Welcome to another post in a series of developer logs about the building of the game Visitor. At the beginning of the year I set out with 4 projects, to be worked on for 3 months each. My first was the game Visitor, which has just been an idea in my head for about a year leading up to 2022. It has officially been 3 months, so let's get to the answer:
Can I build a game in 3 months?
But almost, yes.
What do you mean by "game"?
I use the term "game" pretty loosely. To other indie game enthusiasts (and especially solo-game-devs) I don't think I need to qualify how broad the notion of "game" can be. Needless to say, my goal to create a game in 3 months was to create a publishable artifact that was accessible and playable by other people in the world.
At the end of three months, I'd say I'm about 75% done (and of course, they say the last 10% is the last 90%, so in reality, there's still a long way to go). I'll write a bit about the self-imposed limitations I had before we get into the "how far did I get?" section.
Why the time limit?
Why set a time limit of 3 months for a project? Isn't that too rushed? Your projects are probably going to take longer than 3 months?
Those are good questions. I'll start with the last one.
It's all about quantity
As with my journey in learning how to draw and paint, I believe that I have to make a lot of bad stuff, so that I can get gradually less bad, and then eventually be good. I've decided that, for my personality, the best way to execute on the things I want to make in the world (the things I really daydream about, not just small projects) is to build up to them through a series of increasingly more challenging and stimulating projects. There are a few reasons for this:
- Finished projects give me more motivation and inspiration to continue than unfinished projects.
- I can avoid deathloops, as Derek Yu puts it so well:
- Starting small means I know how long certain things take, which help me budget (time) for the more complex things I'd like to make.
- Quantity over Quality has been discussed numerous times in other blogs, especially in the relating of the parable from the book Art & Fear.
Limited scope creep
A real deadlines means learning what I will have time to make and what I won't. While I'm still learning some processes with game development (exporting is especially brutal), I can more easily shut down ideas.
I'm sure connoisseur's of game development could point out that I'm limiting what my game is capable of being if I don't make time to build X mechanic, or add Y to the story, etc etc. This is likely true, but there are so many things to learn about building games that I'd rather let a game be entirely too simple and lack-luster in order to learn what you learn from completing a game.
Ok, but you didn't finish the game?
You're right, I didn't. More on that in the section below.
Why stop now?
Well, I want to follow through on my project plan, which means Visitor now has to take a back seat to other projects I want to build. If the next project is a total dumpster fire, I'll come back to it, but otherwise, Visitor will be a putter project I come back to when I'm inspired for short bursts. I certainly intend to finish it. If you go back and read the new year's post I link at the beginning of this post, you'll see some hesitancy in the framework I've worked up for myself - but I want to stick to it. The whole point of the 4 projects over three months each was to help me assess how I work. I have no problem with the way I've worked on projects in the past; I just wanted to try something new to see what I learn.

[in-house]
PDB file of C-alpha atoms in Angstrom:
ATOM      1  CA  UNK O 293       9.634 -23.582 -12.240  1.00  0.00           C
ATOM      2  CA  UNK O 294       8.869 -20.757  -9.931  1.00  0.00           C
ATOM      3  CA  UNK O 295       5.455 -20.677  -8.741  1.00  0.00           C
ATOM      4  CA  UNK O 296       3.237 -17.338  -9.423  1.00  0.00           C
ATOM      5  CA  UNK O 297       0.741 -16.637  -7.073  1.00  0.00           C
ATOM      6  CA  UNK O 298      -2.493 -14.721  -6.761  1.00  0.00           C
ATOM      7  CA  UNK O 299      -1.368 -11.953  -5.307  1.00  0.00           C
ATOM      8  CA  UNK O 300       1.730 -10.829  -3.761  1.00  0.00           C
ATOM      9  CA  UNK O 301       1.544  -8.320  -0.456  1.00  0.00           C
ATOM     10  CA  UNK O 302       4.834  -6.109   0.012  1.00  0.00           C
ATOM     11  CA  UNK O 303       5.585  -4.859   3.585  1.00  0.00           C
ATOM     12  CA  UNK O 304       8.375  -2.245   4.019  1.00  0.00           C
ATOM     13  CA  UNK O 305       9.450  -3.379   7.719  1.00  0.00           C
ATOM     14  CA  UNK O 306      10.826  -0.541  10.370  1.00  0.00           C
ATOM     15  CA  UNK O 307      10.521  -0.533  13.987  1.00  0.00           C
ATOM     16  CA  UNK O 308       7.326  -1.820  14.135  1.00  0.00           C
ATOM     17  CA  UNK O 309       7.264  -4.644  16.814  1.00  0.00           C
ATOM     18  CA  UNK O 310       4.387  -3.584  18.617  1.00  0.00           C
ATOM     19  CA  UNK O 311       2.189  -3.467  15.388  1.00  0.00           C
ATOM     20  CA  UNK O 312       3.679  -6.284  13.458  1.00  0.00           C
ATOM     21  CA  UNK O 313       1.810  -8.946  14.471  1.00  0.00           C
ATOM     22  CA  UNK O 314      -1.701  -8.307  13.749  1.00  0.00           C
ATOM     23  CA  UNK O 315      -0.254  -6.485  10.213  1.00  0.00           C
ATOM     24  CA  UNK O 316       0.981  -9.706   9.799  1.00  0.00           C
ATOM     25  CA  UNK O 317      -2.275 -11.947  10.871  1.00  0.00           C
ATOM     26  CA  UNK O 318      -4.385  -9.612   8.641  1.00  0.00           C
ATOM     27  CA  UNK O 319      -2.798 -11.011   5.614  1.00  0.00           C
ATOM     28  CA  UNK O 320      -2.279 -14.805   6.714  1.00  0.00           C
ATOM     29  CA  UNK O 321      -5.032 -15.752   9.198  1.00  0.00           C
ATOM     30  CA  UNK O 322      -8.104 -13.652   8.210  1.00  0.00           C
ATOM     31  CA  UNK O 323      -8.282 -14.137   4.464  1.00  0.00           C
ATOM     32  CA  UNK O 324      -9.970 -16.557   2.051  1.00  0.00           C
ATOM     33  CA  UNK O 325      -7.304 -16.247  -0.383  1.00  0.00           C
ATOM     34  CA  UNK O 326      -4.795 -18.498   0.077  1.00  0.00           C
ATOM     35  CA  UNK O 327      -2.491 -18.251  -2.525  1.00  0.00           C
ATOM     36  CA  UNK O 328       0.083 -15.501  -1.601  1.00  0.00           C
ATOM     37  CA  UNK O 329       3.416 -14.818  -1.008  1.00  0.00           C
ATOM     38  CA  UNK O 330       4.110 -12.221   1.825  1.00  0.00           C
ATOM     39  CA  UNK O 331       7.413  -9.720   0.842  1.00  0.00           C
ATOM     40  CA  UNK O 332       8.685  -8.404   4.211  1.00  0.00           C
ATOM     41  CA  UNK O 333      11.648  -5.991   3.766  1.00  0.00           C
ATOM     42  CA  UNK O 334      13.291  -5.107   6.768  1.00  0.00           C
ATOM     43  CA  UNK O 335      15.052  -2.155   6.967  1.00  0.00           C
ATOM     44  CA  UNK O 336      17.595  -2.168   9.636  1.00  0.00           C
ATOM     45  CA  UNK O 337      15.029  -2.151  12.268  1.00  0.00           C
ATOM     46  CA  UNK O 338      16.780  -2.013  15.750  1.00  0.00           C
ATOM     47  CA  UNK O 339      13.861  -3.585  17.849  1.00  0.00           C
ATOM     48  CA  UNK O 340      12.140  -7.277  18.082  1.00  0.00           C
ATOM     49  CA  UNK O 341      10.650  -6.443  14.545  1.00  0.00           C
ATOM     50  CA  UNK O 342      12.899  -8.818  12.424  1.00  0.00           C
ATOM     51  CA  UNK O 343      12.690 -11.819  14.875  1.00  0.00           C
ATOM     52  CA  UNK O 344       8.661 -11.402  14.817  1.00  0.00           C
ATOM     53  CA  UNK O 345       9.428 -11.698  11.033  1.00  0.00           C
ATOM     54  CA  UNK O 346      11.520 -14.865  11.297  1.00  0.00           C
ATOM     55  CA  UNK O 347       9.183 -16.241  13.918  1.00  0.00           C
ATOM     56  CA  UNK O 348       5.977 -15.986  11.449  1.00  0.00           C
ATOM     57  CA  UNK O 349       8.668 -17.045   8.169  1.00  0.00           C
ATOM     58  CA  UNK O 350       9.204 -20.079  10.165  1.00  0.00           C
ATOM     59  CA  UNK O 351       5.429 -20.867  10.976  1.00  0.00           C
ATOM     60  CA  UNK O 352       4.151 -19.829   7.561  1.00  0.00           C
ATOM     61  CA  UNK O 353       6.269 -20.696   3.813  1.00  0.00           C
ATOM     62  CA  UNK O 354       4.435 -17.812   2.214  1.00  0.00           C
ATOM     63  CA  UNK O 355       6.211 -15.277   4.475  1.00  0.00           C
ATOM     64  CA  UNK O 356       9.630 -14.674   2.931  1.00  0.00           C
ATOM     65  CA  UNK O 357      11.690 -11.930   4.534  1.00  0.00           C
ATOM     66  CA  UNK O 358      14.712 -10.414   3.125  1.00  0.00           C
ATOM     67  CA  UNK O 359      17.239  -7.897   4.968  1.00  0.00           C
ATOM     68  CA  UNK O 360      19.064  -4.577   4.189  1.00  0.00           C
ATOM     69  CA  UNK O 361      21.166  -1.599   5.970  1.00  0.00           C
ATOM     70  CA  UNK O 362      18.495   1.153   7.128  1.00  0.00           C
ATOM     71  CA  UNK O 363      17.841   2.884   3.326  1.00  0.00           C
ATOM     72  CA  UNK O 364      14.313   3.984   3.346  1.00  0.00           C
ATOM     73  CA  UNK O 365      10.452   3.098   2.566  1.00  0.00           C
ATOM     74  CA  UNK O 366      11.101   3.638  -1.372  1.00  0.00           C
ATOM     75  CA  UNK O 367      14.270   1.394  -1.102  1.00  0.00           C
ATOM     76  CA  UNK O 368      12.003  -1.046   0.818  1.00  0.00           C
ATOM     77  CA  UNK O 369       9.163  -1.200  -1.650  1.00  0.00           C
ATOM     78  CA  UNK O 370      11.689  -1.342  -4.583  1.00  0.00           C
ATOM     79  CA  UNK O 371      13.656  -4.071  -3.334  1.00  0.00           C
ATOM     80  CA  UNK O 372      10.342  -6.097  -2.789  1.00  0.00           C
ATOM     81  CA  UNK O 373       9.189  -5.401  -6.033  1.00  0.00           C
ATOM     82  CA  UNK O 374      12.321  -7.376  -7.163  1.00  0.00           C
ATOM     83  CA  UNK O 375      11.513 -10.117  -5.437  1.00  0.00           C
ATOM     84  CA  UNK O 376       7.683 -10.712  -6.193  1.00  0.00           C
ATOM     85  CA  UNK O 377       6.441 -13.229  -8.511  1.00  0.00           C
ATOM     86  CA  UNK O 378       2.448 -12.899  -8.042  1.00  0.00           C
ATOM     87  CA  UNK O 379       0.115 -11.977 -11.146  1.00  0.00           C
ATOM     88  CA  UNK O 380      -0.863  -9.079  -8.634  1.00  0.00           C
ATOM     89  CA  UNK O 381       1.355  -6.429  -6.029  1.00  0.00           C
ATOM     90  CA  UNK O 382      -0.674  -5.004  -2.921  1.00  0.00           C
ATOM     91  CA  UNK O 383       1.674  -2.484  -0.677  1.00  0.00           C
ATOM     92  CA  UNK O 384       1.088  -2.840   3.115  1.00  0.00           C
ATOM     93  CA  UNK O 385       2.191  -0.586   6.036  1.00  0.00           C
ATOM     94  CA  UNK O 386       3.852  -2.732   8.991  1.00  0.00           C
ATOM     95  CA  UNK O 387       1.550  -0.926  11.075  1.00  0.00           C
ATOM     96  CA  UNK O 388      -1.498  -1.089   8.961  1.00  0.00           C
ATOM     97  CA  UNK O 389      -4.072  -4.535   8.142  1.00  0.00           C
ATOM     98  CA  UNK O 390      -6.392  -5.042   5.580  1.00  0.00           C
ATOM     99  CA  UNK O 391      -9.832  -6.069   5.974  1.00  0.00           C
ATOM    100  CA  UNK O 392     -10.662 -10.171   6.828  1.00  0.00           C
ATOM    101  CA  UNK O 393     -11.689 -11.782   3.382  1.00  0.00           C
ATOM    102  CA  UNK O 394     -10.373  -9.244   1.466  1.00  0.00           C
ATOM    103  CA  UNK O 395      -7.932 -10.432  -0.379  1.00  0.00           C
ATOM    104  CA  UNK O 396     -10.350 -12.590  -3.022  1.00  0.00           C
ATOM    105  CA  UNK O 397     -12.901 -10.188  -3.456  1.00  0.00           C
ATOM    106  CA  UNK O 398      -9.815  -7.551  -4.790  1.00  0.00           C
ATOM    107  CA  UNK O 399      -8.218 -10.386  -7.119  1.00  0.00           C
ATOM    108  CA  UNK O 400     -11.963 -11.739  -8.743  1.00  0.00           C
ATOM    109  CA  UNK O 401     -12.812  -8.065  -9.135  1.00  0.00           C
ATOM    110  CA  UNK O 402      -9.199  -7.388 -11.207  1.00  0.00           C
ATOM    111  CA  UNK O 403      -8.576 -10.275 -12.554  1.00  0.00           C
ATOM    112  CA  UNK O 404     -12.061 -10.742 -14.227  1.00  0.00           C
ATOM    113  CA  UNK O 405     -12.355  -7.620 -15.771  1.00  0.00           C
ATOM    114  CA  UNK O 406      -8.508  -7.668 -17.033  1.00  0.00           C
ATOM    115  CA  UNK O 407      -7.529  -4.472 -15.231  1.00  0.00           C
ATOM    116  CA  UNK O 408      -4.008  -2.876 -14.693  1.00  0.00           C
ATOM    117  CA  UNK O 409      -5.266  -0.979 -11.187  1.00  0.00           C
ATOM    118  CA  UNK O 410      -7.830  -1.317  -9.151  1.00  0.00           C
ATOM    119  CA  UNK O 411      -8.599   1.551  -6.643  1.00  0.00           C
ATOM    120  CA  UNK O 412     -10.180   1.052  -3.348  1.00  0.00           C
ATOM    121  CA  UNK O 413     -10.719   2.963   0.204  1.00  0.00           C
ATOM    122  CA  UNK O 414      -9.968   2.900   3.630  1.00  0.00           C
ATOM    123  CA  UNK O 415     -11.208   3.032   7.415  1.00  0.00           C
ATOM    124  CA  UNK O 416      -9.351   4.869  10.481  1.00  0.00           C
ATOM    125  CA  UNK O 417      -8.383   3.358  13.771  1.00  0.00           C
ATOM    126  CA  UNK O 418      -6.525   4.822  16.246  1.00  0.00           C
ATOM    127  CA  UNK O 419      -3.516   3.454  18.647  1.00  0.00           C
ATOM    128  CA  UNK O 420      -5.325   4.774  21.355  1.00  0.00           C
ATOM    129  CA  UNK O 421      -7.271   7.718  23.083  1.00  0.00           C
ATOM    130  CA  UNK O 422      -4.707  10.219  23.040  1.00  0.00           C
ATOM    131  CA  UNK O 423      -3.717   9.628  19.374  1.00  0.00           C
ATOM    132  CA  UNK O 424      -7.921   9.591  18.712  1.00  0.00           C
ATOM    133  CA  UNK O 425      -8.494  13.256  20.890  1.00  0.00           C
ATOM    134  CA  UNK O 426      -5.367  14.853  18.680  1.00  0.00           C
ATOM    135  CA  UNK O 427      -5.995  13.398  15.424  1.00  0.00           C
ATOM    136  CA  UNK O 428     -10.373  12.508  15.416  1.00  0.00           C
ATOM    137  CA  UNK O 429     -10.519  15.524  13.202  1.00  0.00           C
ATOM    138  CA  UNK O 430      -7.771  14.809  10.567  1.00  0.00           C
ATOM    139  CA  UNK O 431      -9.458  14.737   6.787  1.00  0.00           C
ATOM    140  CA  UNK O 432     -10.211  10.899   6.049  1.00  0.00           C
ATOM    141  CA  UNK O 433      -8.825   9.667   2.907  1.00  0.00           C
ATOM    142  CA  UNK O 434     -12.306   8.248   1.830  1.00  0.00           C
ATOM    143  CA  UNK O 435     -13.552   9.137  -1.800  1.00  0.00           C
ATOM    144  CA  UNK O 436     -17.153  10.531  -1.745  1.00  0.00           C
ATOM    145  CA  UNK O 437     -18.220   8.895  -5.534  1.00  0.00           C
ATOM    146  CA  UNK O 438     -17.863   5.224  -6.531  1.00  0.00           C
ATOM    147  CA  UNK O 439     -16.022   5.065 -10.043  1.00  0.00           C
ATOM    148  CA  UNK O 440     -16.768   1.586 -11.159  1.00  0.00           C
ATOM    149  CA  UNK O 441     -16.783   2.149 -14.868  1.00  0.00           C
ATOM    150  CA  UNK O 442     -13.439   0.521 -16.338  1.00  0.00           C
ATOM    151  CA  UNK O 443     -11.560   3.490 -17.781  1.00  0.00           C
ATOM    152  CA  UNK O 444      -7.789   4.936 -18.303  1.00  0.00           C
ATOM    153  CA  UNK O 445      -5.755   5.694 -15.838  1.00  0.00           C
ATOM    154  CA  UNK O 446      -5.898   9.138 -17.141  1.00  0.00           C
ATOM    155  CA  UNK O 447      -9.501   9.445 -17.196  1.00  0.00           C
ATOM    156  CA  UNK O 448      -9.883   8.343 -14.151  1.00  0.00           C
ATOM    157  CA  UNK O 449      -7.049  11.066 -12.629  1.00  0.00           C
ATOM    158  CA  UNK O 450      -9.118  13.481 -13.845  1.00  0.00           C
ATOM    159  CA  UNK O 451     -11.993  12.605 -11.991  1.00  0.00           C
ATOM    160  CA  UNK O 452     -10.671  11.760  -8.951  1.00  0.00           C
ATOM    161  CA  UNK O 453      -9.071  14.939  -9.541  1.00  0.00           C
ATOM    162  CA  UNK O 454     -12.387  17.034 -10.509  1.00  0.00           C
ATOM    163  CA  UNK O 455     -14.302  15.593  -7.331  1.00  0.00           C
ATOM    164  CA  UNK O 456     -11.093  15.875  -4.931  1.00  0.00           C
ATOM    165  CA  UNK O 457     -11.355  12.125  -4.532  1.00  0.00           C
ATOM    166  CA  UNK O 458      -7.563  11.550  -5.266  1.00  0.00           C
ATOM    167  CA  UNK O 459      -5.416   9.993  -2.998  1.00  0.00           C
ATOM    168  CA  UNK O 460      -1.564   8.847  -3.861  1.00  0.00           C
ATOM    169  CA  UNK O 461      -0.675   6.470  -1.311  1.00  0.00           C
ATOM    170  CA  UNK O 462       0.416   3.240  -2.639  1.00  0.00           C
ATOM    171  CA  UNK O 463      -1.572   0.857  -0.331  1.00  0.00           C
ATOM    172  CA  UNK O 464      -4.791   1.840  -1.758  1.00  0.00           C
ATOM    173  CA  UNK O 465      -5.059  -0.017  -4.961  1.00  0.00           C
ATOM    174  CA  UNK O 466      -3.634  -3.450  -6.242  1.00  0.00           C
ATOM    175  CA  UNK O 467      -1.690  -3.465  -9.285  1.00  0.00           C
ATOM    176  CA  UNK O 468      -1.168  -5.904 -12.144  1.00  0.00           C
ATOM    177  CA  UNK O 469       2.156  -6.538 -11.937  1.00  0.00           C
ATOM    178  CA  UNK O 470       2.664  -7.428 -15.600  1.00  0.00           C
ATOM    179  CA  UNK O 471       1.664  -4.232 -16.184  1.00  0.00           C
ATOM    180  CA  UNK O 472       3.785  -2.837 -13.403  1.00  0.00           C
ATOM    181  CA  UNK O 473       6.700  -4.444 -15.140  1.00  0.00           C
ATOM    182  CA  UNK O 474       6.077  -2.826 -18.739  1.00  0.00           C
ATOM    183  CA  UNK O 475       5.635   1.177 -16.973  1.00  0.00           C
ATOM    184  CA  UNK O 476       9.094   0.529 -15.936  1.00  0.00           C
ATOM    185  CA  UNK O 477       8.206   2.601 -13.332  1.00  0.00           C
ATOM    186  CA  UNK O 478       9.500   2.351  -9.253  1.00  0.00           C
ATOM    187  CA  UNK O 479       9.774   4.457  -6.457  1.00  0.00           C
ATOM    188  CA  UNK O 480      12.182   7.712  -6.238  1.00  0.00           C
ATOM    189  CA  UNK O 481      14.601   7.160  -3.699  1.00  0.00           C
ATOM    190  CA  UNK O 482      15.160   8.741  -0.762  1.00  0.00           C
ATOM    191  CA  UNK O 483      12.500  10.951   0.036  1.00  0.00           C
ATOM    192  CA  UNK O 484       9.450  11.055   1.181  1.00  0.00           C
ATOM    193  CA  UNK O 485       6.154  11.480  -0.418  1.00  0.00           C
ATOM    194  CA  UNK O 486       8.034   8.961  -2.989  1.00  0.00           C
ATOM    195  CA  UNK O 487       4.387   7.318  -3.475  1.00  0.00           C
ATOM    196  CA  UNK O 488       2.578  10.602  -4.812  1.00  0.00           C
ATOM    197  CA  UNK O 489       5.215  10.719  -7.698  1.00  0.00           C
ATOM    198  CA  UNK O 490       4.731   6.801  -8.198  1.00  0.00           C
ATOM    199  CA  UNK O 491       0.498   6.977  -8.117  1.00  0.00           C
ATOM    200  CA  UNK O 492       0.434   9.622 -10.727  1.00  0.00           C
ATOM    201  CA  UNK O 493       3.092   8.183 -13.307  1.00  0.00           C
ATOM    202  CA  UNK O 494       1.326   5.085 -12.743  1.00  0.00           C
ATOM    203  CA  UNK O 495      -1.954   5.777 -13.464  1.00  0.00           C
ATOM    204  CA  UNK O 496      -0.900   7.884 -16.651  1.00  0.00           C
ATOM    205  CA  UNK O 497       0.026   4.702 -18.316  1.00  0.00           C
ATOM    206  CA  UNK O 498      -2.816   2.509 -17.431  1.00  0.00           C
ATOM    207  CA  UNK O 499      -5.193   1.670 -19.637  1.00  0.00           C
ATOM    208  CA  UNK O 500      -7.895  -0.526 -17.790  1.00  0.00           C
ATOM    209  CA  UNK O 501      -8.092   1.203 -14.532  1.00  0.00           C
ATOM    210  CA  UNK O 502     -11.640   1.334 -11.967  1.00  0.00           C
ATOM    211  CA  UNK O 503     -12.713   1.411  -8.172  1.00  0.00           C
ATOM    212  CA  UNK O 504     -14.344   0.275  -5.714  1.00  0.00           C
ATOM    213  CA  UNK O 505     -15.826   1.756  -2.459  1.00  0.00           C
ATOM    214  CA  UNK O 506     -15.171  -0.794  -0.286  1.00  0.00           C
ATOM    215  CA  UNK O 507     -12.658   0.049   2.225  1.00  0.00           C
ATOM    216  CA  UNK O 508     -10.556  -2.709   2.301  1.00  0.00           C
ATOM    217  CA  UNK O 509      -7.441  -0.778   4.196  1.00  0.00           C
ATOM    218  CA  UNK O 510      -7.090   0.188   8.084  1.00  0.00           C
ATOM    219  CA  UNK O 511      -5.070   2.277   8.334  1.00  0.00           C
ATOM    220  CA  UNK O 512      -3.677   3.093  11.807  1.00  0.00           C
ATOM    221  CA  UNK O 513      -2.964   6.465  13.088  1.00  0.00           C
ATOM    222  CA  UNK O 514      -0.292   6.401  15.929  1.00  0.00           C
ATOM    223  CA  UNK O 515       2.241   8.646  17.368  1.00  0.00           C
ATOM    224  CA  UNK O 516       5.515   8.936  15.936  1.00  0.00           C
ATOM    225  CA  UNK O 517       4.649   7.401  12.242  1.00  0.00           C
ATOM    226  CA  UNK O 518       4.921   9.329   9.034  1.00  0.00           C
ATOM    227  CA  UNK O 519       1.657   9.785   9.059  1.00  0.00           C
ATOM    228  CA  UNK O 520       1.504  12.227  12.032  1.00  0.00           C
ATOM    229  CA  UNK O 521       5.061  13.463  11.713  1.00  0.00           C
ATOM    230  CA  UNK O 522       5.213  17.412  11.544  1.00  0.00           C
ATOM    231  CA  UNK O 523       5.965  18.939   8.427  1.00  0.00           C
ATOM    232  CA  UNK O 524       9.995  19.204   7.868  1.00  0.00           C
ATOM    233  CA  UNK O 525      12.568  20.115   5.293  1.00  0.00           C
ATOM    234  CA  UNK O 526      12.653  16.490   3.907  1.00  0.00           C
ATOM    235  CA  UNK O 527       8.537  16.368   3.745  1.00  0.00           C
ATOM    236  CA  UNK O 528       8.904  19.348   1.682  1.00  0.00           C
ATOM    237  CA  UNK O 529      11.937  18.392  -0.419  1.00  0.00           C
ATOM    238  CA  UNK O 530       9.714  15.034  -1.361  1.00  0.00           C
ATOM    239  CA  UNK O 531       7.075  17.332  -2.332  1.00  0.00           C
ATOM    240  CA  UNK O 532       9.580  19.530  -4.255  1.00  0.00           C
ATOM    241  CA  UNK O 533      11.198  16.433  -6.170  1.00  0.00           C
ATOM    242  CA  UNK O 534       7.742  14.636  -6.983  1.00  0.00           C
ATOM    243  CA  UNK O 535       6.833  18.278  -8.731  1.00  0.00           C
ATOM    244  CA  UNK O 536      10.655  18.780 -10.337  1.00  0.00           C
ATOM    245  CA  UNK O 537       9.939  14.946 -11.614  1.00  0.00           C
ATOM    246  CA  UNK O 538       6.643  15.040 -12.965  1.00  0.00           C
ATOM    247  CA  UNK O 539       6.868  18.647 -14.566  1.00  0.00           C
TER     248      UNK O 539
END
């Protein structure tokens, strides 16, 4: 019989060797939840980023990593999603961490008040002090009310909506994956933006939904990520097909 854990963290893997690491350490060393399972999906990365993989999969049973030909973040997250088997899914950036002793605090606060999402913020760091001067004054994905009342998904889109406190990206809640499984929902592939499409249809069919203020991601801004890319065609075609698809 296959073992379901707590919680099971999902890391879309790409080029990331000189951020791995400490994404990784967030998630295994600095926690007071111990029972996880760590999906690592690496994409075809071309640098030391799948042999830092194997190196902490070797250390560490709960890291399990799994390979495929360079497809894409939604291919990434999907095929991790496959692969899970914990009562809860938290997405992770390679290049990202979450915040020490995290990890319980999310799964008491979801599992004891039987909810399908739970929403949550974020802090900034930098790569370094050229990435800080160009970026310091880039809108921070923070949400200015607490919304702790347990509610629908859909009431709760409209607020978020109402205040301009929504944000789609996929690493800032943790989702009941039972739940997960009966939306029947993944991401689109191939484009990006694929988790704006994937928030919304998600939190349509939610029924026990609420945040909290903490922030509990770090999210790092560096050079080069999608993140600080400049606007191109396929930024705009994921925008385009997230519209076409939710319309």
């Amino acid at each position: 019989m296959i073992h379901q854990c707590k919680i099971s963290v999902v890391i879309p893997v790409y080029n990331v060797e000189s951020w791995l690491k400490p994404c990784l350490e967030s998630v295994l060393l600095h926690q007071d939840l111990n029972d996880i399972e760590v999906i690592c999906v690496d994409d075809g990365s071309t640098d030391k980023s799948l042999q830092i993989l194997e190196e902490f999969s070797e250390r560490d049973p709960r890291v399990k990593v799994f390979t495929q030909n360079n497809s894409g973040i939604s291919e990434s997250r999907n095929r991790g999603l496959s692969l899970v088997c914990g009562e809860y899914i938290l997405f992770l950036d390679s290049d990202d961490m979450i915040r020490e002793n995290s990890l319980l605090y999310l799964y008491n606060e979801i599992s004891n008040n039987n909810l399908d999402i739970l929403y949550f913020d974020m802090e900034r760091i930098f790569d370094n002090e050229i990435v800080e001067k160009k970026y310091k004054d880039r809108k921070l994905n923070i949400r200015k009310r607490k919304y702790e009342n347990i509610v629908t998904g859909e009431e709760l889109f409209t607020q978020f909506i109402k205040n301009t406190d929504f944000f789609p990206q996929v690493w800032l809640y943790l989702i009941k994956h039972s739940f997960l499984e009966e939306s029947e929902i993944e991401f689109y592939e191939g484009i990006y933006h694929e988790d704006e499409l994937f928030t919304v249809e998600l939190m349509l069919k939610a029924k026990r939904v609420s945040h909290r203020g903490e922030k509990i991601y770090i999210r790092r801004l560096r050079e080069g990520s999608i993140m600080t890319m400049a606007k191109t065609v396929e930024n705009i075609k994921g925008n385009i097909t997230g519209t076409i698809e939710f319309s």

Getting space from a project
Getting space for a project seems like a good idea to me. This might be my way of making myself feel better that I didn't get the project done, but at the very least, similar to painting a painting, you often have to step back or step away for a time and then come back to see what needs work.
What did I learn / have yet to learn?
I've covered a few of these in earlier posts, if you've been following along.
- If you're testing/working on building for hardware (in my case, android), test, test, test on it. Don't just assume that what works in the editor renderer will work on your hardware (seems obvious, but I keep forgetting this, so I'm writing it out again)
- If your Android build is suddenly not working... you may have a renamed file issue. Android is surprisingly difficult and sensitive to how files are named. Beware of this.
- I still can't quite wrap my head around using signals in Godot when I could be using singletons. Either way, I haven't built a large enough game to see the benefits/downsides of either approach.
How far did I get?
This was a screenshot from my first post.
Here's what's left:
- Music and sound
- Configure NPCs to have different behaviours based on their "storyline".
- One strange bug
- Proper end screen/end game state
I'm pleased with how far I got and I'm looking forward to returning to this project. The music I might be able to make from a detached perspective, which might be a nice way of "continuing to work on it" without really working on the project. I do feel at a loss, in some ways. I feel close to being done, and now I'm stopping?
I guess it's all part of the experiment! Keep an eye on the blog to see if I stick to my resolutions.
See ya next time, WT